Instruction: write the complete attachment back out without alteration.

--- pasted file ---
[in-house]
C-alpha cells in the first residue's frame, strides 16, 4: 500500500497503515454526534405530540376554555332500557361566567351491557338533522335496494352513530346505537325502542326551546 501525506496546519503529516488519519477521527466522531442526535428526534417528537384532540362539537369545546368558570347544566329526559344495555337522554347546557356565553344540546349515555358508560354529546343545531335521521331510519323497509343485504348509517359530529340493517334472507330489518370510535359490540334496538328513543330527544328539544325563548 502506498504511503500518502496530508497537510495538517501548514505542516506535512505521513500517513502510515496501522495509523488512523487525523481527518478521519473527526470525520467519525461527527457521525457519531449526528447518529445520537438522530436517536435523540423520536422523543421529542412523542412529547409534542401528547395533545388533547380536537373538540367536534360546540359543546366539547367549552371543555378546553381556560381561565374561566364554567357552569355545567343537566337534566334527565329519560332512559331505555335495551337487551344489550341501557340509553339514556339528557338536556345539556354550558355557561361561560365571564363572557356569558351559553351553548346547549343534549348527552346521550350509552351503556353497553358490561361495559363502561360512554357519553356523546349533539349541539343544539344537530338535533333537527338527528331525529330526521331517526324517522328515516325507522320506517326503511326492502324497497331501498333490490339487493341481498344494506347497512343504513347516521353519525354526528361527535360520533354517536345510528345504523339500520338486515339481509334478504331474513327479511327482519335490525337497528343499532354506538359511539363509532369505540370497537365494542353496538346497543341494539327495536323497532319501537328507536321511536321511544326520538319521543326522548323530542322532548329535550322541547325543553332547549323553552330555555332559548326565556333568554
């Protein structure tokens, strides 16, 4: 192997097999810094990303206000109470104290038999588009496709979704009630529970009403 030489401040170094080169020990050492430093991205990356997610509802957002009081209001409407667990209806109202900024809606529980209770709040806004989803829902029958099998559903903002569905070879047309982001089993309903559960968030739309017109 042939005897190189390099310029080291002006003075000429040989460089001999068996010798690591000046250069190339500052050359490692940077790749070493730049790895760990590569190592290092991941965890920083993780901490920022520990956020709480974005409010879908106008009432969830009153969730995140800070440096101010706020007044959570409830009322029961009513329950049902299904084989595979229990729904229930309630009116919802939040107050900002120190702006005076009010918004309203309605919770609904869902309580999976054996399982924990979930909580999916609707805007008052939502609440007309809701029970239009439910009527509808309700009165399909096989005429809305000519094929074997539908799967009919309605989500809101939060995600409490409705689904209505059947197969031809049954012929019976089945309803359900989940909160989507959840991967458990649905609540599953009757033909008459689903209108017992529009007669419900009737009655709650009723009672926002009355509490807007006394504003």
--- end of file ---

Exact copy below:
[in-house]
C-alpha cells in the first residue's frame, strides 16, 4: 500500500497503515454526534405530540376554555332500557361566567351491557338533522335496494352513530346505537325502542326551546 501525506496546519503529516488519519477521527466522531442526535428526534417528537384532540362539537369545546368558570347544566329526559344495555337522554347546557356565553344540546349515555358508560354529546343545531335521521331510519323497509343485504348509517359530529340493517334472507330489518370510535359490540334496538328513543330527544328539544325563548 502506498504511503500518502496530508497537510495538517501548514505542516506535512505521513500517513502510515496501522495509523488512523487525523481527518478521519473527526470525520467519525461527527457521525457519531449526528447518529445520537438522530436517536435523540423520536422523543421529542412523542412529547409534542401528547395533545388533547380536537373538540367536534360546540359543546366539547367549552371543555378546553381556560381561565374561566364554567357552569355545567343537566337534566334527565329519560332512559331505555335495551337487551344489550341501557340509553339514556339528557338536556345539556354550558355557561361561560365571564363572557356569558351559553351553548346547549343534549348527552346521550350509552351503556353497553358490561361495559363502561360512554357519553356523546349533539349541539343544539344537530338535533333537527338527528331525529330526521331517526324517522328515516325507522320506517326503511326492502324497497331501498333490490339487493341481498344494506347497512343504513347516521353519525354526528361527535360520533354517536345510528345504523339500520338486515339481509334478504331474513327479511327482519335490525337497528343499532354506538359511539363509532369505540370497537365494542353496538346497543341494539327495536323497532319501537328507536321511536321511544326520538319521543326522548323530542322532548329535550322541547325543553332547549323553552330555555332559548326565556333568554
């Protein structure tokens, strides 16, 4: 192997097999810094990303206000109470104290038999588009496709979704009630529970009403 030489401040170094080169020990050492430093991205990356997610509802957002009081209001409407667990209806109202900024809606529980209770709040806004989803829902029958099998559903903002569905070879047309982001089993309903559960968030739309017109 042939005897190189390099310029080291002006003075000429040989460089001999068996010798690591000046250069190339500052050359490692940077790749070493730049790895760990590569190592290092991941965890920083993780901490920022520990956020709480974005409010879908106008009432969830009153969730995140800070440096101010706020007044959570409830009322029961009513329950049902299904084989595979229990729904229930309630009116919802939040107050900002120190702006005076009010918004309203309605919770609904869902309580999976054996399982924990979930909580999916609707805007008052939502609440007309809701029970239009439910009527509808309700009165399909096989005429809305000519094929074997539908799967009919309605989500809101939060995600409490409705689904209505059947197969031809049954012929019976089945309803359900989940909160989507959840991967458990649905609540599953009757033909008459689903209108017992529009007669419900009737009655709650009723009672926002009355509490807007006394504003």